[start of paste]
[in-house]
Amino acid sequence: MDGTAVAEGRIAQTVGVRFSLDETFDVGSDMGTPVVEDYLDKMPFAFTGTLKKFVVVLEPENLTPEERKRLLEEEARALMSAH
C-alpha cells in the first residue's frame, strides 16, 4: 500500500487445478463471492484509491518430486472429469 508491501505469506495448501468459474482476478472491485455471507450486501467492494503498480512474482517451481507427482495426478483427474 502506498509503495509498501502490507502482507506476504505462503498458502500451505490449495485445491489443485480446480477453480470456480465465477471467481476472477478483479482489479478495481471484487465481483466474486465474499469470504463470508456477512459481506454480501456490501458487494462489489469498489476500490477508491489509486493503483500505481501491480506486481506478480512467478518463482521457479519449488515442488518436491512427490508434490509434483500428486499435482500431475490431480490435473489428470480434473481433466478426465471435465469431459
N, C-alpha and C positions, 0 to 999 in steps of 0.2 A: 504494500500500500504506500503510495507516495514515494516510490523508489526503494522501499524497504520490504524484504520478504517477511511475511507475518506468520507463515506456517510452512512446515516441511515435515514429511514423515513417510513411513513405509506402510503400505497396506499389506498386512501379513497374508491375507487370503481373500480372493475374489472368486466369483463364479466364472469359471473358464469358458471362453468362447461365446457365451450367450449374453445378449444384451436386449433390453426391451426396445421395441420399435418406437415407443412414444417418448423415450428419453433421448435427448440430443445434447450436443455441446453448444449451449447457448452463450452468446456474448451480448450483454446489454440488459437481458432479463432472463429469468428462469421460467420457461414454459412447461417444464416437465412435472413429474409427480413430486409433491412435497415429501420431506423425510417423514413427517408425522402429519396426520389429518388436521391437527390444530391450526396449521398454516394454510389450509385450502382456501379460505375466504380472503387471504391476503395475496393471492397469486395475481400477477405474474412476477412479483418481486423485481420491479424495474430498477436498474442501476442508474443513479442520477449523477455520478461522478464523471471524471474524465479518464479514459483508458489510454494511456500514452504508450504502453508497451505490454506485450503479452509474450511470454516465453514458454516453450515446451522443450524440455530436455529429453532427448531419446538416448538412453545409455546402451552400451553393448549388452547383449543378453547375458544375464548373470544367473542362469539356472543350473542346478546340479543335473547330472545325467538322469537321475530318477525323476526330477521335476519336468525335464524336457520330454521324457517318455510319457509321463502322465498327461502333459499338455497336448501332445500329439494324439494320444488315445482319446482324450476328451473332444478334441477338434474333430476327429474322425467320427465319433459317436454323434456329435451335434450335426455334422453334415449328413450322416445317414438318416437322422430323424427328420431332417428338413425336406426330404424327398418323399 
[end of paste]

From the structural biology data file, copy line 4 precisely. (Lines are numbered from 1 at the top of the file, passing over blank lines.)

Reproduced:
N, C-alpha and C positions, 0 to 999 in steps of 0.2 A: 504494500500500500504506500503510495507516495514515494516510490523508489526503494522501499524497504520490504524484504520478504517477511511475511507475518506468520507463515506456517510452512512446515516441511515435515514429511514423515513417510513411513513405509506402510503400505497396506499389506498386512501379513497374508491375507487370503481373500480372493475374489472368486466369483463364479466364472469359471473358464469358458471362453468362447461365446457365451450367450449374453445378449444384451436386449433390453426391451426396445421395441420399435418406437415407443412414444417418448423415450428419453433421448435427448440430443445434447450436443455441446453448444449451449447457448452463450452468446456474448451480448450483454446489454440488459437481458432479463432472463429469468428462469421460467420457461414454459412447461417444464416437465412435472413429474409427480413430486409433491412435497415429501420431506423425510417423514413427517408425522402429519396426520389429518388436521391437527390444530391450526396449521398454516394454510389450509385450502382456501379460505375466504380472503387471504391476503395475496393471492397469486395475481400477477405474474412476477412479483418481486423485481420491479424495474430498477436498474442501476442508474443513479442520477449523477455520478461522478464523471471524471474524465479518464479514459483508458489510454494511456500514452504508450504502453508497451505490454506485450503479452509474450511470454516465453514458454516453450515446451522443450524440455530436455529429453532427448531419446538416448538412453545409455546402451552400451553393448549388452547383449543378453547375458544375464548373470544367473542362469539356472543350473542346478546340479543335473547330472545325467538322469537321475530318477525323476526330477521335476519336468525335464524336457520330454521324457517318455510319457509321463502322465498327461502333459499338455497336448501332445500329439494324439494320444488315445482319446482324450476328451473332444478334441477338434474333430476327429474322425467320427465319433459317436454323434456329435451335434450335426455334422453334415449328413450322416445317414438318416437322422430323424427328420431332417428338413425336406426330404424327398418323399 